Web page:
When purchasing a farm or ranch, whether for agricultural use or recreational endeavors, ensuring adequate water resources is essential.  Depending on the complexity of the subject property, it may be beneficial, or even vital, to obtain an attorney that specializes in water rights.  There are many types of water rights including irrigation, stock, domestic, wildlife, etc. depending on the state where you are located.  In Montana, for example, each water right has pertinent information such as Priority Date, Source, Point of Diversion and Means of Diversion, as well as Period of Use and Place of Use.  This information is available on the Department of Natural Resources and Conservation’s website.   A good water rights attorney can help not only in determining all of the water rights appurtenant to the land, but also to decipher if they are quality rights that will be suitable for your needs.

Conservation Easements

Although the first conservation easement (CE) was established in the late 19th century, they are becoming much more common as land is becoming more developed.  It is important to know if the land that you are purchasing is encumbered by a conservation easement (CE).  Having a CE has both positive and negative annotations.   Typically, landowners will put their property under a conservation easement in order to preserve the land that they love, and to protect it from future change of use or development.  There are also tax benefits that are enticing.  When purchasing a ranch or land that has a conservation easement in place there are several factors to consider.   Which land trust or conservation group holds the easement?  How much of the property is under the CE?  What restrictions are in place regarding building additional improvements such as houses, barns, shops, etc.?  And if it is allowed, where on the property is building permitted?  Does it limit hunting or fishing?  Does the CE require public access to the land?  These are just a few factors to consider.   However, if you are buying a property with a conservation easement, you will have peace of mind knowing that your land will always be preserved.  We would recommend meeting with a representative with the land trust or conservation group that holds the easement to gain a better understanding of how the CE actually impacts the property on a day to day basis.  It is critical to ensure that the limitations the CE places on the land do not interfere with the ultimate goals you have with the property.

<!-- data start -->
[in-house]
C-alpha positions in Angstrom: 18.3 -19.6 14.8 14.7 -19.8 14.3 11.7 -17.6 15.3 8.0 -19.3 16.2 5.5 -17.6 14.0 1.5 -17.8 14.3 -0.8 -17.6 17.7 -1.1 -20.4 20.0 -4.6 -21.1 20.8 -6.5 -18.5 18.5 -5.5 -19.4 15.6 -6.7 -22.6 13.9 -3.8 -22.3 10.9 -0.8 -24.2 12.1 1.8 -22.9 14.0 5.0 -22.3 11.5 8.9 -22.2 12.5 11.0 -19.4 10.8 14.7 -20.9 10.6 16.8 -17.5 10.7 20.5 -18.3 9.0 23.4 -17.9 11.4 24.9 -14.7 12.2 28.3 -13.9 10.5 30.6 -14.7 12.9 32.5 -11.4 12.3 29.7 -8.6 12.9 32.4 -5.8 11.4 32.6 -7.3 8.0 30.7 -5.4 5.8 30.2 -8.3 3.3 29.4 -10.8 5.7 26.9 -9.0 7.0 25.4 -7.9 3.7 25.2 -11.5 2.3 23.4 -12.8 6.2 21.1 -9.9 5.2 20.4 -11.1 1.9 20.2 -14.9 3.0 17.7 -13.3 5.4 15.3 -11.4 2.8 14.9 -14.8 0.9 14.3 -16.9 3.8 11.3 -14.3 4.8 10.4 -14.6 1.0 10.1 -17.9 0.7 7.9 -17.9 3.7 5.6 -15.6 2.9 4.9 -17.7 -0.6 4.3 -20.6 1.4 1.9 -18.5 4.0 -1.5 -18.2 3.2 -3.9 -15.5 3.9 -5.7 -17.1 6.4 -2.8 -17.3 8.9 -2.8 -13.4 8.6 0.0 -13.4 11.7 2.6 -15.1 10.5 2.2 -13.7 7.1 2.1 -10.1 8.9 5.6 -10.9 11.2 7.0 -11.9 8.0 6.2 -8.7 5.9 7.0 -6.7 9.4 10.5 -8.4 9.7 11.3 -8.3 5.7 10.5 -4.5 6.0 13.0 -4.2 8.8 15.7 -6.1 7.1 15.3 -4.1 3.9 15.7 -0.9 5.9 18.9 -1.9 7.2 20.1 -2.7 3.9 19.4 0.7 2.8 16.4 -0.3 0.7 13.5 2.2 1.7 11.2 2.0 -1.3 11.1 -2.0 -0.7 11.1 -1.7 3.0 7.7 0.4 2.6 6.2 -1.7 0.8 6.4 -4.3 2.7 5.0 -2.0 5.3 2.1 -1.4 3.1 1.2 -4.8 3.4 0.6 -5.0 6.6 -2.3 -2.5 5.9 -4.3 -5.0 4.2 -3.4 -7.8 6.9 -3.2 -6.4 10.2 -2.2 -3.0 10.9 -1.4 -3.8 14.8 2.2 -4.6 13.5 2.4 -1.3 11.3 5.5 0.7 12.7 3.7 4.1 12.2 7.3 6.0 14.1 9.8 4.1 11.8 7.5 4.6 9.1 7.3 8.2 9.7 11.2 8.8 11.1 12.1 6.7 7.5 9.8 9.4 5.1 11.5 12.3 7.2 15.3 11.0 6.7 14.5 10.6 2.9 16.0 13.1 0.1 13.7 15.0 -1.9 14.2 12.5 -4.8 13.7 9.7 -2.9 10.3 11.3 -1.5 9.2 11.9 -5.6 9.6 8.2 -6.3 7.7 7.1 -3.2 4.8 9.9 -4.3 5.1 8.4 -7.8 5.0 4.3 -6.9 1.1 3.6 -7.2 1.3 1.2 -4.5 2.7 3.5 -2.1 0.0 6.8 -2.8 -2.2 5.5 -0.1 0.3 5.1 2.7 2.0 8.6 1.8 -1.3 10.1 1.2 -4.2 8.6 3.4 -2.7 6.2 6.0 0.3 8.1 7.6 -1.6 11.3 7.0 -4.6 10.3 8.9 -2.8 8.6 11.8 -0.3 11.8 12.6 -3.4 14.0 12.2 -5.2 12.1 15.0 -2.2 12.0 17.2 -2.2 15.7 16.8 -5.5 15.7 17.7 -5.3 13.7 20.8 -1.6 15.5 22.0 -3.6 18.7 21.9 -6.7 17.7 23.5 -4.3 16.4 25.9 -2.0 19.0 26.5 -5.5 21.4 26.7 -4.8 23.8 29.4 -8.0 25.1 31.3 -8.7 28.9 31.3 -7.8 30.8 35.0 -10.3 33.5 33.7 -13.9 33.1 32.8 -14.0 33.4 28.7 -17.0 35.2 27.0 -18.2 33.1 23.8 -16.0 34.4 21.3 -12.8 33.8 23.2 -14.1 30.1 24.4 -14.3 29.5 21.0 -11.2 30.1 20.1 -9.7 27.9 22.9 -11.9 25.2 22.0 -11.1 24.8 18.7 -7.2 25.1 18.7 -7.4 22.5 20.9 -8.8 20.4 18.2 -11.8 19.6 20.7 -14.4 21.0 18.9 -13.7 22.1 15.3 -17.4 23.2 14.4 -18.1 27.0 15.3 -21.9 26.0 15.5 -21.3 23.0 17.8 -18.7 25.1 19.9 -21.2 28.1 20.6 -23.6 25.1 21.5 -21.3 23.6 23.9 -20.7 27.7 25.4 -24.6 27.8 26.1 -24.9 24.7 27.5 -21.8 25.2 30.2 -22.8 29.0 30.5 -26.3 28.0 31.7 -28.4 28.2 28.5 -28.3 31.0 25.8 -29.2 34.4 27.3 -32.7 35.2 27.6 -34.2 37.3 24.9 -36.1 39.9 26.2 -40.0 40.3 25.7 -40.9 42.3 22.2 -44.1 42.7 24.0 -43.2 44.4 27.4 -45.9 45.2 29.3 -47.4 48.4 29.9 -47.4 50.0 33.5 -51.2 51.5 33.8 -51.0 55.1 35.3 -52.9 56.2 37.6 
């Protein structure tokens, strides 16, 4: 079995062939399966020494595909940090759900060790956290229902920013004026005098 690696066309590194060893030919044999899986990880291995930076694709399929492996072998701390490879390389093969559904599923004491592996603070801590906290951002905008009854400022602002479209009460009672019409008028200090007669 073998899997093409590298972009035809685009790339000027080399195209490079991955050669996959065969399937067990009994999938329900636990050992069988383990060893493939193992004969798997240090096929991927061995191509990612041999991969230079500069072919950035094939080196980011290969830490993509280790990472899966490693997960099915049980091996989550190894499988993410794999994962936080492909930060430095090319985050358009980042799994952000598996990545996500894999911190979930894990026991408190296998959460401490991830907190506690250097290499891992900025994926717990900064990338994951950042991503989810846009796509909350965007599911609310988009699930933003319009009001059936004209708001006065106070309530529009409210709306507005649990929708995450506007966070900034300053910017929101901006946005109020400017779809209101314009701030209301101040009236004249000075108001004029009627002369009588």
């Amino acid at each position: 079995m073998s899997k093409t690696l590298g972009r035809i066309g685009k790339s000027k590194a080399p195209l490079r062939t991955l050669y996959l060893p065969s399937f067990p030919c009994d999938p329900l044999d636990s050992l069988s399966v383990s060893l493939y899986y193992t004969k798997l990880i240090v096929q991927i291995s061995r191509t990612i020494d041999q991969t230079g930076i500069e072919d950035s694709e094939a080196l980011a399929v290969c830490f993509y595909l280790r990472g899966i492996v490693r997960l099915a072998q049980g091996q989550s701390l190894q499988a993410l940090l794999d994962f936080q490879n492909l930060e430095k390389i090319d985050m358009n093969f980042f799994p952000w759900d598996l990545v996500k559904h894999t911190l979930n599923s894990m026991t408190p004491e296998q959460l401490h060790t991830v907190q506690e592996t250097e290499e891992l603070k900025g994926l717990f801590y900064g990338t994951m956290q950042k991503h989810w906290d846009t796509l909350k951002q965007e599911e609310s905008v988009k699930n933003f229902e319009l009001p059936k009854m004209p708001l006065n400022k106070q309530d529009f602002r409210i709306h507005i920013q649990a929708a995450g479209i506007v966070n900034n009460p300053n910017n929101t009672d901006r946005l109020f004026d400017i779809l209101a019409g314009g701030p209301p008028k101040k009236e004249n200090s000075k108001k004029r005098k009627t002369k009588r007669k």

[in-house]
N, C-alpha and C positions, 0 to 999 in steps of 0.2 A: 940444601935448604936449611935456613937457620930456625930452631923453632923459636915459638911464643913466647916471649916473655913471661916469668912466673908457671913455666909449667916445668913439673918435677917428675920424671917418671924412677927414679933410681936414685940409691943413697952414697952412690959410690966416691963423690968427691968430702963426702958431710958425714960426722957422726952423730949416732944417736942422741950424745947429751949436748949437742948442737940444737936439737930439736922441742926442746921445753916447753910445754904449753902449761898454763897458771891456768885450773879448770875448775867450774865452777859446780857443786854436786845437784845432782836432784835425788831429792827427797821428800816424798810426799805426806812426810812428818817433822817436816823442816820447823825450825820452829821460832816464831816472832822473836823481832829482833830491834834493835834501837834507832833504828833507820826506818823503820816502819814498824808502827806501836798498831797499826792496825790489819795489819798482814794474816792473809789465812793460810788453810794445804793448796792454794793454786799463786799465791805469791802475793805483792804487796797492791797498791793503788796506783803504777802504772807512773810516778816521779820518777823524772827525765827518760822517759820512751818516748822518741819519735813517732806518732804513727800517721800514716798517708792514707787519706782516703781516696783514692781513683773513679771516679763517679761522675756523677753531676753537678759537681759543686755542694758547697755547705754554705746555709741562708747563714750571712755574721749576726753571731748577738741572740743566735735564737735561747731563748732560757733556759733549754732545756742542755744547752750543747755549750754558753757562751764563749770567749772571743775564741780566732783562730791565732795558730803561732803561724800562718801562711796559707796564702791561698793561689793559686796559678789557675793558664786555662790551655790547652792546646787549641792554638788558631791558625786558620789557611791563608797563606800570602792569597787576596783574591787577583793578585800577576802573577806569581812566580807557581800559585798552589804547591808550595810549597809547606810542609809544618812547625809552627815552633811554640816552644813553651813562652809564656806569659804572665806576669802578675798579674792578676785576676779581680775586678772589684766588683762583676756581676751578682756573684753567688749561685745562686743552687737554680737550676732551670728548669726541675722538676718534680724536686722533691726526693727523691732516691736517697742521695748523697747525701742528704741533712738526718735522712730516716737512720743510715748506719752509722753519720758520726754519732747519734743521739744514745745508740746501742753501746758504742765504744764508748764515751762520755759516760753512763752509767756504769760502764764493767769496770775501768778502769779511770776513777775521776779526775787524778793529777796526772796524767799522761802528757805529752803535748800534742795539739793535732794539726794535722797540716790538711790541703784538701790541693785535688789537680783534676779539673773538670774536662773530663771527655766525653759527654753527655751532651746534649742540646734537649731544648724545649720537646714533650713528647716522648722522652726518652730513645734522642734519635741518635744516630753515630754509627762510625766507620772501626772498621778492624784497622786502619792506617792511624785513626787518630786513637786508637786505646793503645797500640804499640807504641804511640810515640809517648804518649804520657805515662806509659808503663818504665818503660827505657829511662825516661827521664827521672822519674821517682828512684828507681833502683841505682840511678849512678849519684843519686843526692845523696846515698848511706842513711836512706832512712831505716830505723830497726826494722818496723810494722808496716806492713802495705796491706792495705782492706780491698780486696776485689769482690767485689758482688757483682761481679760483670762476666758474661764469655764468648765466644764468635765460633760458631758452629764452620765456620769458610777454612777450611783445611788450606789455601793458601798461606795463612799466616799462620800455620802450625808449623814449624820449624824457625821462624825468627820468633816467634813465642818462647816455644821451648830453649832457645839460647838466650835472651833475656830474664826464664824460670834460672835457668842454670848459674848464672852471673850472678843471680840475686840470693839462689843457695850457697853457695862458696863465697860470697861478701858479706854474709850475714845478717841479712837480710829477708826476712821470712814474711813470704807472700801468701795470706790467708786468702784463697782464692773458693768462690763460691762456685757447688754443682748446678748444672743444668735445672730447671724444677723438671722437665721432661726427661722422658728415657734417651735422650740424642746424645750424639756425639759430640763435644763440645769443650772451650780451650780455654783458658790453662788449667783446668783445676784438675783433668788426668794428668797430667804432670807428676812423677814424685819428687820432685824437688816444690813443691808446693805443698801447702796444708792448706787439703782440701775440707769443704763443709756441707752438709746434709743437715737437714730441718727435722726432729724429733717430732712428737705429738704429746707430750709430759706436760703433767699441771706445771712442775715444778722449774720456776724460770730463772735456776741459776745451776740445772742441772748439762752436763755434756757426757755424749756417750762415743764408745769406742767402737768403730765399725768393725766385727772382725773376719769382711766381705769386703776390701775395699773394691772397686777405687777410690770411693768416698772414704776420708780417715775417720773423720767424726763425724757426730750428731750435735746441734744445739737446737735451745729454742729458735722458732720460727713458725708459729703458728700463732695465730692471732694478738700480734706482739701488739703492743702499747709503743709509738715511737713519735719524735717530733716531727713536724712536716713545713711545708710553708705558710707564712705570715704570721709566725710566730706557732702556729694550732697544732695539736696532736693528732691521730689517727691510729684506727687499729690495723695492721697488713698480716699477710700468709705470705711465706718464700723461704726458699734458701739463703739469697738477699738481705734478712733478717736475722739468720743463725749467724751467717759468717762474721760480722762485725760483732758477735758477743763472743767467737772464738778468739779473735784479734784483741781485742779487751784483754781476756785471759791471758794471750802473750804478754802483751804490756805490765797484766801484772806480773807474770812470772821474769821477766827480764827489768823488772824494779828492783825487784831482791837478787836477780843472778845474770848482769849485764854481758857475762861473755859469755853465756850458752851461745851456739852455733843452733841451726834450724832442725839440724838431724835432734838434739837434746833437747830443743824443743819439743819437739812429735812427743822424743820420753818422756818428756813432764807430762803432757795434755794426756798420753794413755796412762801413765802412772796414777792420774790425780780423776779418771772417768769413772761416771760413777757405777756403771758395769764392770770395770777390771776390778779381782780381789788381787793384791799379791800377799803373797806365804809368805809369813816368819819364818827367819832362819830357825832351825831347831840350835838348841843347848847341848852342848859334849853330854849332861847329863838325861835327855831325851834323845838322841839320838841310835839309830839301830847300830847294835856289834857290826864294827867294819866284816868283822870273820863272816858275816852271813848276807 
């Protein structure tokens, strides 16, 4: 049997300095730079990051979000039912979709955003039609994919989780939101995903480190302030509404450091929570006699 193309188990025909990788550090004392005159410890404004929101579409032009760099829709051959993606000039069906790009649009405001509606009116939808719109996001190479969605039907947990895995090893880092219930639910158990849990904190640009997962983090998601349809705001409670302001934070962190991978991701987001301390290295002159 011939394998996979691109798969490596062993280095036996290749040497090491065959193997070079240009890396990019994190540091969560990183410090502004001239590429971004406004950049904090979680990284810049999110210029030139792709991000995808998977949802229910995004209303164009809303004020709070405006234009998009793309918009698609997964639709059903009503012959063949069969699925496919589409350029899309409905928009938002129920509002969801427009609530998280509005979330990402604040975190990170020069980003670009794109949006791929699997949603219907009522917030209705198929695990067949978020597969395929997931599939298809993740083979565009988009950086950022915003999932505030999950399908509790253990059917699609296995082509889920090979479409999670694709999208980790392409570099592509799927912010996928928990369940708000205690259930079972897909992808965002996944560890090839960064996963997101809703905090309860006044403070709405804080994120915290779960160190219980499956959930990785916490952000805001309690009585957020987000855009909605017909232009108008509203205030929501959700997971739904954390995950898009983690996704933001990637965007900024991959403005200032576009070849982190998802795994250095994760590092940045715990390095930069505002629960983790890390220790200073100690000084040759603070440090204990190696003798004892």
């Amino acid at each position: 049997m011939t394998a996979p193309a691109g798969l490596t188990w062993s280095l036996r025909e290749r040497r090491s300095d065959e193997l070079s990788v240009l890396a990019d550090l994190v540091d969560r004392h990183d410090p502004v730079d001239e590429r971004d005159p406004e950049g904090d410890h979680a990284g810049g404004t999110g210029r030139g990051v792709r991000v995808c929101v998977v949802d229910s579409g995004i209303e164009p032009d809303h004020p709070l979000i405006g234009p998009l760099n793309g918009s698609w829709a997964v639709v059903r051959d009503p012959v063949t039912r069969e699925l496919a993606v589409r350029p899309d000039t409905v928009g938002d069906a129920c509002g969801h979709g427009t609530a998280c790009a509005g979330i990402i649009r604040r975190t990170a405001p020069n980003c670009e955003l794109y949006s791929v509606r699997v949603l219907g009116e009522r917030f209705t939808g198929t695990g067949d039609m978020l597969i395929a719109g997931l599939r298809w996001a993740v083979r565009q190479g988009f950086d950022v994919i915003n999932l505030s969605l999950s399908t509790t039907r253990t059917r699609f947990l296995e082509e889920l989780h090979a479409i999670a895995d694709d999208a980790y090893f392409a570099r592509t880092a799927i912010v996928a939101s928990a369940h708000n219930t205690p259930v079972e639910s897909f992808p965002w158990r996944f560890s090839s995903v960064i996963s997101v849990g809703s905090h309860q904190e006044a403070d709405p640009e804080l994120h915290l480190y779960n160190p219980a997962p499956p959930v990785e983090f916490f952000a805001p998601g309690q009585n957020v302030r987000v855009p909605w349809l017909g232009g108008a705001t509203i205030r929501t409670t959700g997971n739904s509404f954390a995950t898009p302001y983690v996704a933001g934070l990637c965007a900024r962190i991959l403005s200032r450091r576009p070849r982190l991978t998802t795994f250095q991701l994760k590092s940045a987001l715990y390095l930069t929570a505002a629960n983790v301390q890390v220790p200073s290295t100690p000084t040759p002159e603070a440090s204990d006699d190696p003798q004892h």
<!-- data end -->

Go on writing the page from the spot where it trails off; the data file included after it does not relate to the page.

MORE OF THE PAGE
With every property being unique, each farm, ranch or recreational property will have its own checklist to follow.   In addition, different states, whether in Montana, Wyoming, Idaho, Utah, etc. will have specific areas to pay attention to.  Some additional due diligence items that should be included depending on the subject property are a Phase I Environmental Assessment, Grazing Leases and Ranch Leases, Land Use Agreements, Feed Lot Records, and Employee Policies, just to name a few.  If you are interested in buying a farm, ranch or recreational property in the West, be sure to work with a ranch real estate broker that will help you obtain this essential information in order for you to make an informed decision on your ranch purchase.  If you have a good real estate broker, often they will provide this information for you.  As a side note, Swan Land Company is renowned for the due diligence information that they provide to their clients.